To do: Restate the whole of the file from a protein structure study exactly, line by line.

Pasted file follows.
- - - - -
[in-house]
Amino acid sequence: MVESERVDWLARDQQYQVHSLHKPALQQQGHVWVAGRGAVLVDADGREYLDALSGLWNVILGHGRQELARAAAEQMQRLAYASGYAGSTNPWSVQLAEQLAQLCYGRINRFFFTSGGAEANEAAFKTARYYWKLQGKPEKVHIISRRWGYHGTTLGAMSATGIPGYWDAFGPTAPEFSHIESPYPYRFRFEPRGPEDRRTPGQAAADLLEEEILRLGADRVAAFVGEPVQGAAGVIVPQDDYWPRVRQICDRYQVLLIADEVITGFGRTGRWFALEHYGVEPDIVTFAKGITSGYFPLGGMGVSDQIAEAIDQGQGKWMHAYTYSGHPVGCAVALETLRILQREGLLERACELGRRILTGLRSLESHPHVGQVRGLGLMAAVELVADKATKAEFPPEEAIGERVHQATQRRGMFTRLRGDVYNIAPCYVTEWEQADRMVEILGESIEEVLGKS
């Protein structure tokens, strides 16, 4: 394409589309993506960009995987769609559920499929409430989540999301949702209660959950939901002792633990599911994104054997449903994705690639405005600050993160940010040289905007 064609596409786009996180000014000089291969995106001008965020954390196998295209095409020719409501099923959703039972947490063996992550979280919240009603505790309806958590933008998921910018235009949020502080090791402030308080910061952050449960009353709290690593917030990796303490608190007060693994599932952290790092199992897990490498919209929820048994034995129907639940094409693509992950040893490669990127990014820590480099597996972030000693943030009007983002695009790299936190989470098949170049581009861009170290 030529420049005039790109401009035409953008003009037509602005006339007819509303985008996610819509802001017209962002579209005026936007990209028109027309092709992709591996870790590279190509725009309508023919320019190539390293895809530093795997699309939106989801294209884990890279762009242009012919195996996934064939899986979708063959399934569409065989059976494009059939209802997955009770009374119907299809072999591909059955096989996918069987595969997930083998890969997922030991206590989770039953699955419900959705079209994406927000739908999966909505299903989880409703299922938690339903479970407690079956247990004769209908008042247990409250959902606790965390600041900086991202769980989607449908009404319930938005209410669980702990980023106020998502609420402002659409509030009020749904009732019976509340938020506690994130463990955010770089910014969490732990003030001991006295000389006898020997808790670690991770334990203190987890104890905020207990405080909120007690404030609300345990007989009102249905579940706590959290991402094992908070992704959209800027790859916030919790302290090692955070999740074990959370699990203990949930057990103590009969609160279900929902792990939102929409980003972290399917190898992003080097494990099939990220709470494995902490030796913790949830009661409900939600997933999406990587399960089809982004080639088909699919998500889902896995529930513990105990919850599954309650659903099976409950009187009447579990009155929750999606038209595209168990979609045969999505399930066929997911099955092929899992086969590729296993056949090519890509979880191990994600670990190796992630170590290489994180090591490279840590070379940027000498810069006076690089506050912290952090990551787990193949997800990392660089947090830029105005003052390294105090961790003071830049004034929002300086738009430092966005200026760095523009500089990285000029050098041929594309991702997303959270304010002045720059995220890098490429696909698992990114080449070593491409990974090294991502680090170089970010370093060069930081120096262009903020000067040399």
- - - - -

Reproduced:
[in-house]
Amino acid sequence: MVESERVDWLARDQQYQVHSLHKPALQQQGHVWVAGRGAVLVDADGREYLDALSGLWNVILGHGRQELARAAAEQMQRLAYASGYAGSTNPWSVQLAEQLAQLCYGRINRFFFTSGGAEANEAAFKTARYYWKLQGKPEKVHIISRRWGYHGTTLGAMSATGIPGYWDAFGPTAPEFSHIESPYPYRFRFEPRGPEDRRTPGQAAADLLEEEILRLGADRVAAFVGEPVQGAAGVIVPQDDYWPRVRQICDRYQVLLIADEVITGFGRTGRWFALEHYGVEPDIVTFAKGITSGYFPLGGMGVSDQIAEAIDQGQGKWMHAYTYSGHPVGCAVALETLRILQREGLLERACELGRRILTGLRSLESHPHVGQVRGLGLMAAVELVADKATKAEFPPEEAIGERVHQATQRRGMFTRLRGDVYNIAPCYVTEWEQADRMVEILGESIEEVLGKS
């Protein structure tokens, strides 16, 4: 394409589309993506960009995987769609559920499929409430989540999301949702209660959950939901002792633990599911994104054997449903994705690639405005600050993160940010040289905007 064609596409786009996180000014000089291969995106001008965020954390196998295209095409020719409501099923959703039972947490063996992550979280919240009603505790309806958590933008998921910018235009949020502080090791402030308080910061952050449960009353709290690593917030990796303490608190007060693994599932952290790092199992897990490498919209929820048994034995129907639940094409693509992950040893490669990127990014820590480099597996972030000693943030009007983002695009790299936190989470098949170049581009861009170290 030529420049005039790109401009035409953008003009037509602005006339007819509303985008996610819509802001017209962002579209005026936007990209028109027309092709992709591996870790590279190509725009309508023919320019190539390293895809530093795997699309939106989801294209884990890279762009242009012919195996996934064939899986979708063959399934569409065989059976494009059939209802997955009770009374119907299809072999591909059955096989996918069987595969997930083998890969997922030991206590989770039953699955419900959705079209994406927000739908999966909505299903989880409703299922938690339903479970407690079956247990004769209908008042247990409250959902606790965390600041900086991202769980989607449908009404319930938005209410669980702990980023106020998502609420402002659409509030009020749904009732019976509340938020506690994130463990955010770089910014969490732990003030001991006295000389006898020997808790670690991770334990203190987890104890905020207990405080909120007690404030609300345990007989009102249905579940706590959290991402094992908070992704959209800027790859916030919790302290090692955070999740074990959370699990203990949930057990103590009969609160279900929902792990939102929409980003972290399917190898992003080097494990099939990220709470494995902490030796913790949830009661409900939600997933999406990587399960089809982004080639088909699919998500889902896995529930513990105990919850599954309650659903099976409950009187009447579990009155929750999606038209595209168990979609045969999505399930066929997911099955092929899992086969590729296993056949090519890509979880191990994600670990190796992630170590290489994180090591490279840590070379940027000498810069006076690089506050912290952090990551787990193949997800990392660089947090830029105005003052390294105090961790003071830049004034929002300086738009430092966005200026760095523009500089990285000029050098041929594309991702997303959270304010002045720059995220890098490429696909698992990114080449070593491409990974090294991502680090170089970010370093060069930081120096262009903020000067040399």